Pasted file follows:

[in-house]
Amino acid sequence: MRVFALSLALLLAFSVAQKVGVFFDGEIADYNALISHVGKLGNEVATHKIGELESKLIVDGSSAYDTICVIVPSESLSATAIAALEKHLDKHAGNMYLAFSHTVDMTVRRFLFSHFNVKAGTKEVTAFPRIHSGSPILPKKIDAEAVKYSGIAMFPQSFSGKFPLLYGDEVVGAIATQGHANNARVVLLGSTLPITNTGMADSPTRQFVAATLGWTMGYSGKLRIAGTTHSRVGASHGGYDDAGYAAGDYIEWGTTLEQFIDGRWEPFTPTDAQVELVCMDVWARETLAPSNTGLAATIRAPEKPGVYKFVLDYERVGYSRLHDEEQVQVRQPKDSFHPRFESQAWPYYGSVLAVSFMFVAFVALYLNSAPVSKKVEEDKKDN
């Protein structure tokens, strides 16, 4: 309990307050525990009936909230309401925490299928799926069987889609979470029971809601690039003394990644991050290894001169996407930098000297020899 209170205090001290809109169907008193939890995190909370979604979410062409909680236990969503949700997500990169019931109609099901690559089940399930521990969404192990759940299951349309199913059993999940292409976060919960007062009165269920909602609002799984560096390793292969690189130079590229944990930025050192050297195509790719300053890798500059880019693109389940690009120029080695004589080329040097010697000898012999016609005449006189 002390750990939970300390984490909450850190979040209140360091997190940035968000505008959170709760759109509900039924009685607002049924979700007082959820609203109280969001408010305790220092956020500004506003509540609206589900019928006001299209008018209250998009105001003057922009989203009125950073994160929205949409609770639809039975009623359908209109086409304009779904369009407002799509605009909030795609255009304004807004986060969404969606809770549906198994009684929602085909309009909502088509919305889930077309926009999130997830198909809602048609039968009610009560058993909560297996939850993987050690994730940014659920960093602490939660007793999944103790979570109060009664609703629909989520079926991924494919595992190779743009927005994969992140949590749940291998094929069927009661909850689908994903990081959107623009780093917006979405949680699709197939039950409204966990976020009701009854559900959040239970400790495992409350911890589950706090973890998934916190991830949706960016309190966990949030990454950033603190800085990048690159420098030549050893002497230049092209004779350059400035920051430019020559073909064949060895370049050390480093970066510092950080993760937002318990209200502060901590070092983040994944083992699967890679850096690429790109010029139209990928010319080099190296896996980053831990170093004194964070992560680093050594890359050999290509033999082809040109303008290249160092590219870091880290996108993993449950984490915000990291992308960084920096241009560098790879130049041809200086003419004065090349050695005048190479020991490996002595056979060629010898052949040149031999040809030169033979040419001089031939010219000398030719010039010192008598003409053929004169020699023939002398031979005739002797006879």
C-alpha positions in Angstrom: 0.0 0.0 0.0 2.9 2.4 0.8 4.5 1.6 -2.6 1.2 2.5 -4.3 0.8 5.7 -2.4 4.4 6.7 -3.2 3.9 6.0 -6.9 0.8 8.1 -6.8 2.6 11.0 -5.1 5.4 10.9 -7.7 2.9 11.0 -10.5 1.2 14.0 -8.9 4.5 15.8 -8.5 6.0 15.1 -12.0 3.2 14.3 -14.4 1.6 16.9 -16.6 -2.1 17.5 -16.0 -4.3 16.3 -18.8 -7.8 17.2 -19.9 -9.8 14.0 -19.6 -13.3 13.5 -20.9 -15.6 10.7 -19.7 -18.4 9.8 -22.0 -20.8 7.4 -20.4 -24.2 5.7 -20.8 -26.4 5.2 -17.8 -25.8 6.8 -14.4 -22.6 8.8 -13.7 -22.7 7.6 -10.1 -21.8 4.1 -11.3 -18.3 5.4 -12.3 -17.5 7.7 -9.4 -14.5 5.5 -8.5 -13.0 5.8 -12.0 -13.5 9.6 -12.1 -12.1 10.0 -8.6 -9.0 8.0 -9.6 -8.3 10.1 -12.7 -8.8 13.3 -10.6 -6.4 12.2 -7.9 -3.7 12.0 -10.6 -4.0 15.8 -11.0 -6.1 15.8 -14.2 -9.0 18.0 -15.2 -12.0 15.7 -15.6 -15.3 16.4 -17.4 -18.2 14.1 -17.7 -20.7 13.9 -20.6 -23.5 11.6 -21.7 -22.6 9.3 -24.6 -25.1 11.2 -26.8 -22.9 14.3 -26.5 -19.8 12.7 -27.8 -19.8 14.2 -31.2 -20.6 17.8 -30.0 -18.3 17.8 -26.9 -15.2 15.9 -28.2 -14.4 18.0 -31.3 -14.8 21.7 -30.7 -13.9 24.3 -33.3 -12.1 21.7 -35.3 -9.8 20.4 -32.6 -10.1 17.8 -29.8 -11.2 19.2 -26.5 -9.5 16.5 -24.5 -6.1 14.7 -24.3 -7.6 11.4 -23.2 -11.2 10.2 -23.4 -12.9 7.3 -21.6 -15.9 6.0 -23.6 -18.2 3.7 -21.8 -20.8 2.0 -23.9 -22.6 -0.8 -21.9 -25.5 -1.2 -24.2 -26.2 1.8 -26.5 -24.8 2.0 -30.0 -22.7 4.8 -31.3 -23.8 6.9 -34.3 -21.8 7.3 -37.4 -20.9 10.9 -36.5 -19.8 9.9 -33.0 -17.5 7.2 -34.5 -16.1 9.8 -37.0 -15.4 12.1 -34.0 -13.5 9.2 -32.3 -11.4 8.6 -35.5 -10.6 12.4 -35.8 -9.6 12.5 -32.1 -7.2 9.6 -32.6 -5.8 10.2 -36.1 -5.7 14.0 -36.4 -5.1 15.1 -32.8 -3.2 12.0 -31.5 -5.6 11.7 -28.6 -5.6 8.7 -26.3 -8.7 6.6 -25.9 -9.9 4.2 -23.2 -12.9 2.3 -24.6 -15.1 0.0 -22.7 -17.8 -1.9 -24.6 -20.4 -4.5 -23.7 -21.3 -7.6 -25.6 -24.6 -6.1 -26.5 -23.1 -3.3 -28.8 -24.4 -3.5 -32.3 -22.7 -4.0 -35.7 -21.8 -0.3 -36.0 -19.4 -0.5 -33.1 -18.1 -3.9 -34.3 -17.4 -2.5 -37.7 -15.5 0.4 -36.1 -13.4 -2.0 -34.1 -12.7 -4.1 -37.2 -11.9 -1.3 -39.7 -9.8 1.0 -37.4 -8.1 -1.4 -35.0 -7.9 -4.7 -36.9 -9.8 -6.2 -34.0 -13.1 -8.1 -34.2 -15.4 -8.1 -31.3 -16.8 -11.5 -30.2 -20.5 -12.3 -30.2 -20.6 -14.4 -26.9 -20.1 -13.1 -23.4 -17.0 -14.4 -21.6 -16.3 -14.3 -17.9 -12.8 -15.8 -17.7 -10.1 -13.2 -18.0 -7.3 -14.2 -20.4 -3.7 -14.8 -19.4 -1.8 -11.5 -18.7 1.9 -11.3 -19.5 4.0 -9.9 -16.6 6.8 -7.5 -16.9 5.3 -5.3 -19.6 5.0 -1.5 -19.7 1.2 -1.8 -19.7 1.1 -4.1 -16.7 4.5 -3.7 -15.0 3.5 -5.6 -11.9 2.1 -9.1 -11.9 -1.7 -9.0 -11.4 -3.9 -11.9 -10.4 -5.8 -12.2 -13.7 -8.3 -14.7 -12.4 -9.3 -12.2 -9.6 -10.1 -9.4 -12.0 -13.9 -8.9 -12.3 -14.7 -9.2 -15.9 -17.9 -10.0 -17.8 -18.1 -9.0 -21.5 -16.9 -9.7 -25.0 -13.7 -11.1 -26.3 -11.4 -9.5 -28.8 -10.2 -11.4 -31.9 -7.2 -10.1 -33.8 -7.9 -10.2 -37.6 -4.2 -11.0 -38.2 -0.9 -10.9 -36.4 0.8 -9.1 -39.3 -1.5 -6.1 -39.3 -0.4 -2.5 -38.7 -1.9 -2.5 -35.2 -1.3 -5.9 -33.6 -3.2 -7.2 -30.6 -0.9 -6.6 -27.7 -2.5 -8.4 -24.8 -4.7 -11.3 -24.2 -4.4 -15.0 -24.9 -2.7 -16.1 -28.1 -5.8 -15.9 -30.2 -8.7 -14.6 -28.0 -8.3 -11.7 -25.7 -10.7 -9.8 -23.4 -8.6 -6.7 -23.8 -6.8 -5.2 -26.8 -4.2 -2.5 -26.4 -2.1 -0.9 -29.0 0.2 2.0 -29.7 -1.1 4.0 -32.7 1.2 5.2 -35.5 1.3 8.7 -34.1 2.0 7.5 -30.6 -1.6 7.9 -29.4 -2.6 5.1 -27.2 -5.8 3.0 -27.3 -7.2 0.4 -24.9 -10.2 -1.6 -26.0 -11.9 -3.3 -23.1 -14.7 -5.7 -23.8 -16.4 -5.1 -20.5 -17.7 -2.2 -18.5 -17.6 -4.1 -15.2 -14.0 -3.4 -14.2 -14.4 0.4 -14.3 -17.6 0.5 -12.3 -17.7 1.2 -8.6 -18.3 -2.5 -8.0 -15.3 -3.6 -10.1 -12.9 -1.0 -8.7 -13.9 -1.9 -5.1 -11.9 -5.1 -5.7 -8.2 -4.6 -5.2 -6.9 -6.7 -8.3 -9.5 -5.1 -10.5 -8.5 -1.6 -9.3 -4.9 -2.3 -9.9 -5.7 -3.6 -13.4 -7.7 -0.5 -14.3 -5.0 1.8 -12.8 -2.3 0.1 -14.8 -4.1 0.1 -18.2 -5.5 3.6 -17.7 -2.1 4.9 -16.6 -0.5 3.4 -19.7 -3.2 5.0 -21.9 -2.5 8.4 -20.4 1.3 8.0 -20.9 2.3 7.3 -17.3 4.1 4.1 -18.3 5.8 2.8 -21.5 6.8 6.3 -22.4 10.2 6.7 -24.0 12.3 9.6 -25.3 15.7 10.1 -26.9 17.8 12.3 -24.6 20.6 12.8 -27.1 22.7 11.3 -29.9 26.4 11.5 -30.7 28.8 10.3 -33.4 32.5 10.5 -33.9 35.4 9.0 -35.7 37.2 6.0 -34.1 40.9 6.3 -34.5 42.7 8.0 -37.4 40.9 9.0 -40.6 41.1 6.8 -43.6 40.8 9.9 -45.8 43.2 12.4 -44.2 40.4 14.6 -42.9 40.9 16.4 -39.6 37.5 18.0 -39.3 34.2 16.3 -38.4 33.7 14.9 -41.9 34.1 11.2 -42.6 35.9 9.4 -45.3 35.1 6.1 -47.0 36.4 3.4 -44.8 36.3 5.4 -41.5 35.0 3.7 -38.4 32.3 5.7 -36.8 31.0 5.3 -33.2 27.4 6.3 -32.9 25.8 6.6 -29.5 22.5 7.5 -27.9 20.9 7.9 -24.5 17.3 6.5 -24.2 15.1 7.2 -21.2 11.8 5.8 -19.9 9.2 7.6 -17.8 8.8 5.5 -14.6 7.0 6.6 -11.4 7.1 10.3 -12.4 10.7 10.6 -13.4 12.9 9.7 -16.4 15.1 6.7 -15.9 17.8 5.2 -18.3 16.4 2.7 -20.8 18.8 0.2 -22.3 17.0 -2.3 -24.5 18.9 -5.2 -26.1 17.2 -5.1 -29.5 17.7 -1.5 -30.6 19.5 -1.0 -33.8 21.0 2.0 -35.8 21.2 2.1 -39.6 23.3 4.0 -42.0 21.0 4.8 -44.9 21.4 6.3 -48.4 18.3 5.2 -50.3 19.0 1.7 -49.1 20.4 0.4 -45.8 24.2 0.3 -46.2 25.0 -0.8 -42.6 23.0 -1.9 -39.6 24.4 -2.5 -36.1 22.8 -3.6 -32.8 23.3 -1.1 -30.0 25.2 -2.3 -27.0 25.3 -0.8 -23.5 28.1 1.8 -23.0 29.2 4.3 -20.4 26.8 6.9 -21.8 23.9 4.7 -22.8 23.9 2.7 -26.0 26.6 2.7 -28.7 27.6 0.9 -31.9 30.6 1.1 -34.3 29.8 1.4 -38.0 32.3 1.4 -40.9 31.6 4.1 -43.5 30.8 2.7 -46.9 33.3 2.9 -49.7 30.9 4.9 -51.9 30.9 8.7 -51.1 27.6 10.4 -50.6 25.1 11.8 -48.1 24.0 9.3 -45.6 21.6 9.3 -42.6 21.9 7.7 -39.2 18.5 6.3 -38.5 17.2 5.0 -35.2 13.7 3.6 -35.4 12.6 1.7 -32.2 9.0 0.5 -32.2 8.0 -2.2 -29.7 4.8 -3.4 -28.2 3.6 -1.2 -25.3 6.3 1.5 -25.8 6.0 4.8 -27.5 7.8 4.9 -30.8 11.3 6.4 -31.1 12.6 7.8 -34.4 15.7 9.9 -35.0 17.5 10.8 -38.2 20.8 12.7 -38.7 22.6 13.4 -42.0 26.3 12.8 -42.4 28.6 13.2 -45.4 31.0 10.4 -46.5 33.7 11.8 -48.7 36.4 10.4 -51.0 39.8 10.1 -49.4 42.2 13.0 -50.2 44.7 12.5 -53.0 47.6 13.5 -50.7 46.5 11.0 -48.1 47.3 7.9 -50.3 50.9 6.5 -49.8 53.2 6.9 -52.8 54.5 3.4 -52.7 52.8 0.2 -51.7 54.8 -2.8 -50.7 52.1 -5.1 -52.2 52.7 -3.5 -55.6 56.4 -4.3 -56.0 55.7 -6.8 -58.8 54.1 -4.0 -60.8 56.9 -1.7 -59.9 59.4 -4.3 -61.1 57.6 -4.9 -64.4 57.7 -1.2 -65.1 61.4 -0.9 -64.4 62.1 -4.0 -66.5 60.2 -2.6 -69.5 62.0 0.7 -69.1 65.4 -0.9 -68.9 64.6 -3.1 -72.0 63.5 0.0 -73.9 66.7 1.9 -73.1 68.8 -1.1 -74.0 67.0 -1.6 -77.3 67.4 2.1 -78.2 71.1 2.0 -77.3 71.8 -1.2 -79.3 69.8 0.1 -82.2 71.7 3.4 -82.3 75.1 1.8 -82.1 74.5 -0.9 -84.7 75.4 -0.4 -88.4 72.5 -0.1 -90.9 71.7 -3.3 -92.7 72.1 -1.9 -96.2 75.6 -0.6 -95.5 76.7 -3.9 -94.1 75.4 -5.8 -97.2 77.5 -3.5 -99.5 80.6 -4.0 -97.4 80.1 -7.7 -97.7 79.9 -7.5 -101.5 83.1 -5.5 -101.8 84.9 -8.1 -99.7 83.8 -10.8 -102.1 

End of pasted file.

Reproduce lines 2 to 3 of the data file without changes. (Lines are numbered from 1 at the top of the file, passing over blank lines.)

Amino acid sequence: MRVFALSLALLLAFSVAQKVGVFFDGEIADYNALISHVGKLGNEVATHKIGELESKLIVDGSSAYDTICVIVPSESLSATAIAALEKHLDKHAGNMYLAFSHTVDMTVRRFLFSHFNVKAGTKEVTAFPRIHSGSPILPKKIDAEAVKYSGIAMFPQSFSGKFPLLYGDEVVGAIATQGHANNARVVLLGSTLPITNTGMADSPTRQFVAATLGWTMGYSGKLRIAGTTHSRVGASHGGYDDAGYAAGDYIEWGTTLEQFIDGRWEPFTPTDAQVELVCMDVWARETLAPSNTGLAATIRAPEKPGVYKFVLDYERVGYSRLHDEEQVQVRQPKDSFHPRFESQAWPYYGSVLAVSFMFVAFVALYLNSAPVSKKVEEDKKDN
């Protein structure tokens, strides 16, 4: 309990307050525990009936909230309401925490299928799926069987889609979470029971809601690039003394990644991050290894001169996407930098000297020899 209170205090001290809109169907008193939890995190909370979604979410062409909680236990969503949700997500990169019931109609099901690559089940399930521990969404192990759940299951349309199913059993999940292409976060919960007062009165269920909602609002799984560096390793292969690189130079590229944990930025050192050297195509790719300053890798500059880019693109389940690009120029080695004589080329040097010697000898012999016609005449006189 002390750990939970300390984490909450850190979040209140360091997190940035968000505008959170709760759109509900039924009685607002049924979700007082959820609203109280969001408010305790220092956020500004506003509540609206589900019928006001299209008018209250998009105001003057922009989203009125950073994160929205949409609770639809039975009623359908209109086409304009779904369009407002799509605009909030795609255009304004807004986060969404969606809770549906198994009684929602085909309009909502088509919305889930077309926009999130997830198909809602048609039968009610009560058993909560297996939850993987050690994730940014659920960093602490939660007793999944103790979570109060009664609703629909989520079926991924494919595992190779743009927005994969992140949590749940291998094929069927009661909850689908994903990081959107623009780093917006979405949680699709197939039950409204966990976020009701009854559900959040239970400790495992409350911890589950706090973890998934916190991830949706960016309190966990949030990454950033603190800085990048690159420098030549050893002497230049092209004779350059400035920051430019020559073909064949060895370049050390480093970066510092950080993760937002318990209200502060901590070092983040994944083992699967890679850096690429790109010029139209990928010319080099190296896996980053831990170093004194964070992560680093050594890359050999290509033999082809040109303008290249160092590219870091880290996108993993449950984490915000990291992308960084920096241009560098790879130049041809200086003419004065090349050695005048190479020991490996002595056979060629010898052949040149031999040809030169033979040419001089031939010219000398030719010039010192008598003409053929004169020699023939002398031979005739002797006879």